Boston Bombing Survivor, Central Park Jogger and Me

The Boston Bombing Survivor, Central Park Jogger and Me


I used to think I was invincible!

What can be learned from the compassion people have after surviving a physical tragedy?

Giving the commencement speech at Framingham State University, Amputee Boston Bombing survivor Heather Abbot pointed out the important role attitude plays in determining how well you come through your challenges. A positive attitude has a powerful impact on possessing the mentality and motivation necessary to recover.

Before considering Abbot’s insights, let’s examine another nationally publicized event that occurred in 1989 and involved a 28 year old jogger who was brutally attacked and left for dead. The Central Park jogger, in an interview with Oprah, attributed her healing to being concerned for the teenagers who victimized her.

Oprah: How did you feel about the people who turned this into a major racial confrontation?

Central Park Jogger: I focused all my attention on my healing.

Oprah: Glory hallelujah for you! Oprah exclaims before asking, Does it bother you to be referred to as the Central Park jogger?

Central Park Jogger: I’m more than the Central Park jogger—that’s just a name. But I understand that’s how people know me, and that’s okay with me.

Oprah: Why have you decided to come forward and tell your story now?

Central Park Jogger: For a long time I’ve been thinking about how I can use my recovery to help others.

A sudden violent change can leave us shocked, disoriented and too grief stricken to function. How can one generate an attitude that will help you get through a tough time, let go of resentments and want to help others? Luckily there are survivors among us who have developed a way to cope with the loss and who are qualified to lead the way. According to an article in the Massachusetts Metro West Daily News, Boston bombing survivor Abbot divides her coping attitude into 3 strategies:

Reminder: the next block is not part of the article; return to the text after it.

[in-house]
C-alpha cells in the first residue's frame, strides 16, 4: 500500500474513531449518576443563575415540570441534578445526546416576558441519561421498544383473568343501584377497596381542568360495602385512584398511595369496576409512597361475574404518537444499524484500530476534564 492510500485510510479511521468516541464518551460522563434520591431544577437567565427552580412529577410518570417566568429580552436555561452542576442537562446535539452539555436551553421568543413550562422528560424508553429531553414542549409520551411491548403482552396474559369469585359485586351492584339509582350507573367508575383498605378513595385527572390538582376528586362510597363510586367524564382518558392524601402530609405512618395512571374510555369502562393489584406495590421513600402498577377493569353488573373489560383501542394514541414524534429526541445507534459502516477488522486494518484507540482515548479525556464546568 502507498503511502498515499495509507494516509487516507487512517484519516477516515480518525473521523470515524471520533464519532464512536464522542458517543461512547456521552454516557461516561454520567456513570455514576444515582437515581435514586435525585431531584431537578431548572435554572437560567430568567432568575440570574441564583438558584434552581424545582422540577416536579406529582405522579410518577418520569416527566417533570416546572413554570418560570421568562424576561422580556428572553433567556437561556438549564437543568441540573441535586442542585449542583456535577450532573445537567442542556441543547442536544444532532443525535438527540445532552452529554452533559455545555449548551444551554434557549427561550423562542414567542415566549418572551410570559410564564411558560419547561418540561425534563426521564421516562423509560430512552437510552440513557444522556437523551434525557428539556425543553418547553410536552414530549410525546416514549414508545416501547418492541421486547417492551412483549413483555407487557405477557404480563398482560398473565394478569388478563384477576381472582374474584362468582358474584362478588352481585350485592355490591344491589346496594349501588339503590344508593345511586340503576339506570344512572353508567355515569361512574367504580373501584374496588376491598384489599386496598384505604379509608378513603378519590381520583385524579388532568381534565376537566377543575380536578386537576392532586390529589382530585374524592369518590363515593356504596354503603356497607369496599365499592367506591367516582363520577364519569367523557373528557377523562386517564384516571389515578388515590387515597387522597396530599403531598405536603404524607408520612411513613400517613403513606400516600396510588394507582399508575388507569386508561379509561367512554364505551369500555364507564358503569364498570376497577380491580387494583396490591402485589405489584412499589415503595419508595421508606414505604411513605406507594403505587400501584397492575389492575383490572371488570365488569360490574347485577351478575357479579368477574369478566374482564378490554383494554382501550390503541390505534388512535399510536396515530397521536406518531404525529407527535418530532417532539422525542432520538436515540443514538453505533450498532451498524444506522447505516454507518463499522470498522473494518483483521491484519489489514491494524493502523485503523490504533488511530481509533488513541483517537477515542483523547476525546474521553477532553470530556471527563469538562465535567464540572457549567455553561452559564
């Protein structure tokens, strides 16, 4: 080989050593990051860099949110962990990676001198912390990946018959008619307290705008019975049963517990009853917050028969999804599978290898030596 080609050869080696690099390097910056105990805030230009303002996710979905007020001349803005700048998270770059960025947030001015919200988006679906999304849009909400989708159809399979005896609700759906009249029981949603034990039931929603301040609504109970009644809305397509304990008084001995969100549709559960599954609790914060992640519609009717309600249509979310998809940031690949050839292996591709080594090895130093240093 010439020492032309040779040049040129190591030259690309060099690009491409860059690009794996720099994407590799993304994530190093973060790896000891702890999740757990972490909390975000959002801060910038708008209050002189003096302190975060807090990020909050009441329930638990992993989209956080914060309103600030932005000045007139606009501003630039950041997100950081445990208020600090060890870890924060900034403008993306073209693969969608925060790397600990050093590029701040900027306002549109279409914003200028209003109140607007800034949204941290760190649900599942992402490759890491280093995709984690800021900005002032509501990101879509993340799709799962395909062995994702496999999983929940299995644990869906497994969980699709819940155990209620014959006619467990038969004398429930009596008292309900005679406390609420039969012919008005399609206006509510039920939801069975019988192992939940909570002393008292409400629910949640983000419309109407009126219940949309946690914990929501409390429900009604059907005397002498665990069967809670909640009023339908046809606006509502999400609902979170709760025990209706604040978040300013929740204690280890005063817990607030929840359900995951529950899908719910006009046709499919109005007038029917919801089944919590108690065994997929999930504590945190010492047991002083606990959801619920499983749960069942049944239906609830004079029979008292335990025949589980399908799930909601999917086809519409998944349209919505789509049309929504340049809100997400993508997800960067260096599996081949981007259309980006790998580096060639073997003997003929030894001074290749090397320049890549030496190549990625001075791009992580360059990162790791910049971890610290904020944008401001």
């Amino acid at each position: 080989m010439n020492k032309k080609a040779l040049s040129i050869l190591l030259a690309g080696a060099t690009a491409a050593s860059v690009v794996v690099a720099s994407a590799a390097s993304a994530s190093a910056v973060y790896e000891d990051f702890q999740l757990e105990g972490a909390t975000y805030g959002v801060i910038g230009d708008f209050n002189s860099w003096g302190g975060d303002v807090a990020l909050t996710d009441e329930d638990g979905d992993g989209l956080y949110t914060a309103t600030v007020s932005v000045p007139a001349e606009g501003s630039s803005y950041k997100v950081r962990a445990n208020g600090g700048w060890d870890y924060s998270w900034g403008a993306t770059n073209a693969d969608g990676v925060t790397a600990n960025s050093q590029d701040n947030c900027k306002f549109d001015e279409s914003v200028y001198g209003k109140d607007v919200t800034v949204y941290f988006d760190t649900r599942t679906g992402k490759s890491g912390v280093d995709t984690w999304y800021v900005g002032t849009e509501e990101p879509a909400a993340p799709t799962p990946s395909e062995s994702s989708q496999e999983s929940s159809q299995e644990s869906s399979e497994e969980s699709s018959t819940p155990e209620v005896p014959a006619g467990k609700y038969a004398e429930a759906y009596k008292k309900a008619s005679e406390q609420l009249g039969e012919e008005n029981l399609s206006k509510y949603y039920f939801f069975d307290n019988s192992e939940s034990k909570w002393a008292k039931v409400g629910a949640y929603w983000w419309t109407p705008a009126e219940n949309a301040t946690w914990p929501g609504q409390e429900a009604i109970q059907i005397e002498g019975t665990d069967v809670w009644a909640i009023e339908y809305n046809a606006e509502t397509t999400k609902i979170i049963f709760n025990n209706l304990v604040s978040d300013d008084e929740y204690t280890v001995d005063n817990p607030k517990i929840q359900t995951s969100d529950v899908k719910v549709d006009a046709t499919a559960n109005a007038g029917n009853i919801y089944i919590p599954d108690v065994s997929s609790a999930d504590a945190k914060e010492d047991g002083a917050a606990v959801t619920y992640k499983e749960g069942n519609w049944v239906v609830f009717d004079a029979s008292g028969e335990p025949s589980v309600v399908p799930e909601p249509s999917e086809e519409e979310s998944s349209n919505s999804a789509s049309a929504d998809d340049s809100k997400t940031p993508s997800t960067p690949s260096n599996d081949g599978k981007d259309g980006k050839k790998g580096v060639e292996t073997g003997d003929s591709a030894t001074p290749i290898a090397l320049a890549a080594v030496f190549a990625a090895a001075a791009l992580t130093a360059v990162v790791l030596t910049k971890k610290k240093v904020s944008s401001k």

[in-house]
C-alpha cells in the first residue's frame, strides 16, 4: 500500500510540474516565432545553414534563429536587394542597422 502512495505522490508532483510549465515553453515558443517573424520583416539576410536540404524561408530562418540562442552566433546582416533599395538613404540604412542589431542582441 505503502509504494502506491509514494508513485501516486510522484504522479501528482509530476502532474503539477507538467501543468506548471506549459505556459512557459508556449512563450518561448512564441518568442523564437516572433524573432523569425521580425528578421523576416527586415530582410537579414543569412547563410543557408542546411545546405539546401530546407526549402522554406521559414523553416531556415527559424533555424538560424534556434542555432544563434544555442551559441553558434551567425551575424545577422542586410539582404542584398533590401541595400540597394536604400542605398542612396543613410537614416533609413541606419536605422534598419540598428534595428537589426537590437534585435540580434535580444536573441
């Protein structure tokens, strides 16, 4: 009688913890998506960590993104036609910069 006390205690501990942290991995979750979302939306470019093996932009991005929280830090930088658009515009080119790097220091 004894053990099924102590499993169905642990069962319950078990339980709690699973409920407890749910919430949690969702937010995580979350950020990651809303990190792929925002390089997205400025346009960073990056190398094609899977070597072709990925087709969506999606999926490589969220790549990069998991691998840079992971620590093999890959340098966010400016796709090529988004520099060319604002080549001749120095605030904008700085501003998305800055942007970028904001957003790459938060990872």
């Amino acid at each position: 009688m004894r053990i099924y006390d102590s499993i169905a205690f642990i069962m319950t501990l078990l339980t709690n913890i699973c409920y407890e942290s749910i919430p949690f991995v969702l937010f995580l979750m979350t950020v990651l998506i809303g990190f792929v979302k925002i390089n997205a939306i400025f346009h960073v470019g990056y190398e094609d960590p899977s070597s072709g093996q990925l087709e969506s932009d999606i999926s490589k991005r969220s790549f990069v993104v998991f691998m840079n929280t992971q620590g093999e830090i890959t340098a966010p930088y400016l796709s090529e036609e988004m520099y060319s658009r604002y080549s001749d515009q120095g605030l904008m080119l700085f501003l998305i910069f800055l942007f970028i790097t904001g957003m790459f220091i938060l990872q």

• Accept it and move on,
  • Get off the island
  • Share the spirit.

Having made use of three similar strategies, I believe I totally get what she is saying. To me, it seems that understanding her strategies is to understand my strategies and vice versa. Having only the article written by a Metro West Daily staff reporter, who didn’t elaborate on the listed steps, I will share my three steps and point out how her three steps are saying similar things as the steps I created.

My 3 Steps for Recovery

Before sharing my thoughts on the three different strategies or steps making up the core of Abbot’s and my recovery experiences, I want to re-acknowledge The Central Park Jogger. Besides not harboring ill will toward her attackers, she shares how accepting her situation was central to getting through her circumstance and rebuilding her life.

Accepting is always a necessary first step. The easiest way to grasp my ABCs of recovery is by knowing that I see life like we are all born with a book of blank pages. It’s not up to us if our book is a gold embossed, leather bound hardback, or a cheaply glued paperback. But what is up to us is what the pages say.

OK, with that book metaphor in mind, here are my ABCs:

  • Accept the book you’ve been given,
  • Believe you can write a happy ending.
  • Care about others.


To me, Abbot’s “Accept it and move on” strategy means don’t wallow in self pity. This means to keep living life! In the same way, my “Accept the book you have been given” doesn’t mean to accept less than the best you are able to achieve. Accepting your book means accepting that the original way you meant to build the kind of life you want may have to change but your desire to live a happy and fulfilled life does not have to change.

Accepting the book I’d been given set me free to develop the things I could still do, I began to Believe I could write a happy ending to the book I’ve been given. Believing I could write a happy ending to the book I’ve been given set me free to get off the island of isolation where negative thinking had banished me.

“Caring about others” or “Sharing the spirit,” as Abbot says, is the biggest and the most healing step I ever took toward living a rebuilt life. Developing the ability to care about others by sharing a positive spirit is the most important ingredient in living a fulfilling life.

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